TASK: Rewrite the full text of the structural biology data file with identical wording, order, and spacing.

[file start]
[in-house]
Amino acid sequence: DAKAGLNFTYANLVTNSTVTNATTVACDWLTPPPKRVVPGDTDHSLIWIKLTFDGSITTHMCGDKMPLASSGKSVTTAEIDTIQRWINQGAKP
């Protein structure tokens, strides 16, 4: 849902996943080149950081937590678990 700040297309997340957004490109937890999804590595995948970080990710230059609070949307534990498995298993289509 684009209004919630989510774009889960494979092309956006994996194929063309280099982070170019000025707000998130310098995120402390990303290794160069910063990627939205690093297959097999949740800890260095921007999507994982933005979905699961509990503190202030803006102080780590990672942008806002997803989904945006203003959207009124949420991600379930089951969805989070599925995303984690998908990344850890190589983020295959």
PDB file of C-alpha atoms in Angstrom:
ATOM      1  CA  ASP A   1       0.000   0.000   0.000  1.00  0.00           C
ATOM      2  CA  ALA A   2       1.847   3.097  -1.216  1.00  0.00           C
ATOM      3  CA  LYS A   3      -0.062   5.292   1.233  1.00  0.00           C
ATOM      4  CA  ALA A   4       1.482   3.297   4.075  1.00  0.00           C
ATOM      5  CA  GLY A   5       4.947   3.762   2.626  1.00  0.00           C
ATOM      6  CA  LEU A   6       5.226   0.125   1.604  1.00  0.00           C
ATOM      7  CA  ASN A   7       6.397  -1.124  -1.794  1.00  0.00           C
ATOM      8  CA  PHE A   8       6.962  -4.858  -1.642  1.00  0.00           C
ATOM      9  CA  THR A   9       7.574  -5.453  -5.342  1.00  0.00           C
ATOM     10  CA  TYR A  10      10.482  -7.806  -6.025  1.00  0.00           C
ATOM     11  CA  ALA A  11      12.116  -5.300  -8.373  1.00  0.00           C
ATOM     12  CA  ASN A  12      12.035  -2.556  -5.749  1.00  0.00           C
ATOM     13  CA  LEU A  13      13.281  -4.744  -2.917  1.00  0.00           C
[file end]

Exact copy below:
[in-house]
Amino acid sequence: DAKAGLNFTYANLVTNSTVTNATTVACDWLTPPPKRVVPGDTDHSLIWIKLTFDGSITTHMCGDKMPLASSGKSVTTAEIDTIQRWINQGAKP
């Protein structure tokens, strides 16, 4: 849902996943080149950081937590678990 700040297309997340957004490109937890999804590595995948970080990710230059609070949307534990498995298993289509 684009209004919630989510774009889960494979092309956006994996194929063309280099982070170019000025707000998130310098995120402390990303290794160069910063990627939205690093297959097999949740800890260095921007999507994982933005979905699961509990503190202030803006102080780590990672942008806002997803989904945006203003959207009124949420991600379930089951969805989070599925995303984690998908990344850890190589983020295959």
PDB file of C-alpha atoms in Angstrom:
ATOM      1  CA  ASP A   1       0.000   0.000   0.000  1.00  0.00           C
ATOM      2  CA  ALA A   2       1.847   3.097  -1.216  1.00  0.00           C
ATOM      3  CA  LYS A   3      -0.062   5.292   1.233  1.00  0.00           C
ATOM      4  CA  ALA A   4       1.482   3.297   4.075  1.00  0.00           C
ATOM      5  CA  GLY A   5       4.947   3.762   2.626  1.00  0.00           C
ATOM      6  CA  LEU A   6       5.226   0.125   1.604  1.00  0.00           C
ATOM      7  CA  ASN A   7       6.397  -1.124  -1.794  1.00  0.00           C
ATOM      8  CA  PHE A   8       6.962  -4.858  -1.642  1.00  0.00           C
ATOM      9  CA  THR A   9       7.574  -5.453  -5.342  1.00  0.00           C
ATOM     10  CA  TYR A  10      10.482  -7.806  -6.025  1.00  0.00           C
ATOM     11  CA  ALA A  11      12.116  -5.300  -8.373  1.00  0.00           C
ATOM     12  CA  ASN A  12      12.035  -2.556  -5.749  1.00  0.00           C
ATOM     13  CA  LEU A  13      13.281  -4.744  -2.917  1.00  0.00           C